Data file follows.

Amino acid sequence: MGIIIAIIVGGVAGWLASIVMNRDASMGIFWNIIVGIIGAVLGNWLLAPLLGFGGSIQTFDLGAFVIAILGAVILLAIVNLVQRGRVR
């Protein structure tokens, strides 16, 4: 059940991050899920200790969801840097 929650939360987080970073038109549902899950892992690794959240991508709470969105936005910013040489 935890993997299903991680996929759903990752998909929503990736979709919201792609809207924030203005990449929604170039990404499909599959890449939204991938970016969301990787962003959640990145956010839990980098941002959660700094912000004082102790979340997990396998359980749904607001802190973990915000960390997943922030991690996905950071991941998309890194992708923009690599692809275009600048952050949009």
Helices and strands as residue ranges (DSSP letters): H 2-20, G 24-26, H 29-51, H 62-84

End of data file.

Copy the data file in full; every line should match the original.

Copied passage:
Amino acid sequence: MGIIIAIIVGGVAGWLASIVMNRDASMGIFWNIIVGIIGAVLGNWLLAPLLGFGGSIQTFDLGAFVIAILGAVILLAIVNLVQRGRVR
């Protein structure tokens, strides 16, 4: 059940991050899920200790969801840097 929650939360987080970073038109549902899950892992690794959240991508709470969105936005910013040489 935890993997299903991680996929759903990752998909929503990736979709919201792609809207924030203005990449929604170039990404499909599959890449939204991938970016969301990787962003959640990145956010839990980098941002959660700094912000004082102790979340997990396998359980749904607001802190973990915000960390997943922030991690996905950071991941998309890194992708923009690599692809275009600048952050949009």
Helices and strands as residue ranges (DSSP letters): H 2-20, G 24-26, H 29-51, H 62-84